Fuel: Navigating the Holidays

November 17, 2016

With the changing of the seasons there are many things to look forward to. Cool, crisp mornings, sweaters, a crackling fire in the fireplace, pumpkin-flavored everything, and beautiful fall foliage. This changing of the seasons also signals the beginning of the holidays. Dun dun duuuuun… The holidays can be filled with a lot of joy but can also be stressful, and wreak havoc on your body. Here are some tried and true tips to navigate the holidays without sacrificing your health and fitness.

All that remains of the pumpkin pie Aunt Mable baked up. / Photo: Bigstock.com

All that remains of the pumpkin pie Aunt Mable baked up. / Photo: Bigstock.com

 

Make time for yourself.

This doesn’t have to be selfish. Plan ahead and schedule time each day to “do your thing.” Whether that means running, yoga, meditation, or sketching in your drawing book, some “me time” each day is not only unselfish, it’s important for being more present around family and friends. As an introvert, I’ve learned I need quiet time to myself each day, otherwise the constant talking and chatter of the holidays can be overwhelming. I do much better when I have some planned time for myself amidst the holiday cheer.

Plan an activity that doesn’t involve eating or drinking.

Have you noticed that most holiday festivities tend to revolve around food and drink? It’s an easy default because we all have that in common. Challenge yourself to think outside the box and plan holiday-themed activities, such as sledding, caroling, a holiday concert, snowman building, or snowshoeing. One of my favorite group activities is a progressive lights run. Plan a route through your neighborhood to run past beautiful holiday light displays. Make a couple “stops” on the route with some cider or cookies (ok, some food and drink included), with the last stop being a holiday party. It’s a great way to get some exercise outside before meeting for holiday cheer.

Eat Real Food. And Real Meals.

Again, holiday parties tend to include a lot of food, normally in the form of small plates and snacks. Grazing on common fare such as holiday cookies, fudge, cheese, crackers, and eggnog, is often a substitute for a real meal. Not only can this leave you feeling kind of awful, it can also mess with your appetite and energy balance. The best way to avoid this is to plan ahead and eat real meals as close to a normal time as possible. Don’t skip meals. Allow for some indulgence, but keep it in check. This is much easier when you are not hungry. Instead of inhaling a plate of brownies, it’s much easier to just enjoy one brownie after you’ve eaten dinner ahead of time.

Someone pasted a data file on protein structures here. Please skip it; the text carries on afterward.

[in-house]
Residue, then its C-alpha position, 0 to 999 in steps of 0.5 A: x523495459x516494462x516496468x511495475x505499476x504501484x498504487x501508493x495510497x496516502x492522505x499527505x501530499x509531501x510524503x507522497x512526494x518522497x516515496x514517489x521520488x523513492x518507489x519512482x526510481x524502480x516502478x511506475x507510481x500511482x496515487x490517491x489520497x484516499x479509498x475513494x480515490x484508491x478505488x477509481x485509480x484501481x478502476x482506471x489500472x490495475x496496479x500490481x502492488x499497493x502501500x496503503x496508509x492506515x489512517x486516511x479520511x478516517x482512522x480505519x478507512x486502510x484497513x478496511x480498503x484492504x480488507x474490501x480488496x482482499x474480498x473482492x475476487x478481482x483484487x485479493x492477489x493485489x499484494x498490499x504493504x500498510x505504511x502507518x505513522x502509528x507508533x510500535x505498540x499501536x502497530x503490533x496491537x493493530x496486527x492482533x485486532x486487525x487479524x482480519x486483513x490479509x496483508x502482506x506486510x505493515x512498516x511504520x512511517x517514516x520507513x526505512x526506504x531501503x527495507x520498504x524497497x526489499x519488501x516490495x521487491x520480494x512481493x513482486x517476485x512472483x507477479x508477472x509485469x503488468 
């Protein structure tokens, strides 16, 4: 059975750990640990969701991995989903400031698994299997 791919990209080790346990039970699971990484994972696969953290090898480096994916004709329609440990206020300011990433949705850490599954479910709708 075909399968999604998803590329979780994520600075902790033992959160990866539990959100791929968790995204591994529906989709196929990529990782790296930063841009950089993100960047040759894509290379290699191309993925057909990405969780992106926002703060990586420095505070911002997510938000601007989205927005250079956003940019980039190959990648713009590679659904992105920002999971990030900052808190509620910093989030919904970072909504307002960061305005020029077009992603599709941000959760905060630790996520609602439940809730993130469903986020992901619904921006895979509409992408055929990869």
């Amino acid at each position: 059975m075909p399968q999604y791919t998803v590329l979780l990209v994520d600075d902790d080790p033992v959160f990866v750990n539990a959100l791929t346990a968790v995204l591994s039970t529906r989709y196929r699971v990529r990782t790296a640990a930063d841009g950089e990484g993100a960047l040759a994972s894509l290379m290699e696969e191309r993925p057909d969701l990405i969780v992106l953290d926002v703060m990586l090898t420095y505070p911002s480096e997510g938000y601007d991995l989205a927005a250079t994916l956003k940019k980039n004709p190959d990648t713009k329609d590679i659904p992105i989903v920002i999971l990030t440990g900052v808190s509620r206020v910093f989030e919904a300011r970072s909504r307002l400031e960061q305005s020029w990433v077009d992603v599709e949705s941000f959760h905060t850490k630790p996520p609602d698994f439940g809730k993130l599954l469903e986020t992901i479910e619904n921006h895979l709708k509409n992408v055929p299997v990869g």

Don’t plan on training over the holidays.

Get outside and continue to be active, but back off the regimented training during the holiday season. / Photo: Bigstock.com

Get outside and continue to be active, but back off the regimented training during the holiday season. / Photo: Bigstock.com

This just doesn’t work. It’s fine to plan for some activity each day, but planning to get in a lot of training results in sacrificing quality and time with family and friends. My mindset going into the holidays is to include unstructured training. I try to get some activity in each day, but I don’t have an agenda. Going in with those expectations sets me up for success because I don’t “have” to do something each day. Plus, some down time is usually ideal with all the travel and social gatherings. Quality training is difficult to get in during the holidays because there normally aren’t great opportunities for proper recovery. Save yourself the headache and just plan a week or two easy. You won’t lose fitness during this time, especially if you stay active. Plus, you avoid the mental anguish of trying to explain to your great aunt Mable why you need to go for a two-hour run instead of attending her holiday tea.

Ultimately, if you lower your health and fitness expectations a notch or two, you generally set yourself up for greater success. However, don’t fall into the giant holiday black hole of eating, drinking, and socializing yourself into a coma. Plan time for yourself to get away and do something that allows you to clear your mind. Get some fresh air. And don’t feel bad about saying no. Families have a way of trying to get everyone to do everything together all the time. It just doesn’t work. You will be much more present and relaxed if you take some time away. Plan outings together that include fresh air and activity. Don’t skip meals and plan ahead. If you have a holiday party to attend starting at 7pm, eat dinner first. Your mind and body will thank you. And lastly, don’t count on getting in your typical training. When you have lower expectations, everything you do is a bonus. The holidays can be a fun, joyful time when done correctly. This year, plan ahead so you are able enjoy the holiday season, without having to search for a one-way ticket to Timbuktu…

About the Author

Stephanie Howe, Ph.D., is a nordic skier turned trail runner, and enjoys racing distances from 50K up to 100 miles. Stephanie splits her time between racing as an elite runner on The North Face team, and working as a coach and sports nutritionist. She recently completed a doctoral program in Nutrition & Exercise Physiology at Oregon State University. You can learn more about Stephanie on her blog at www.stephaniemariehowe.blogspot.com and about her coaching and nutrition at www.endurancebystephanie.com.

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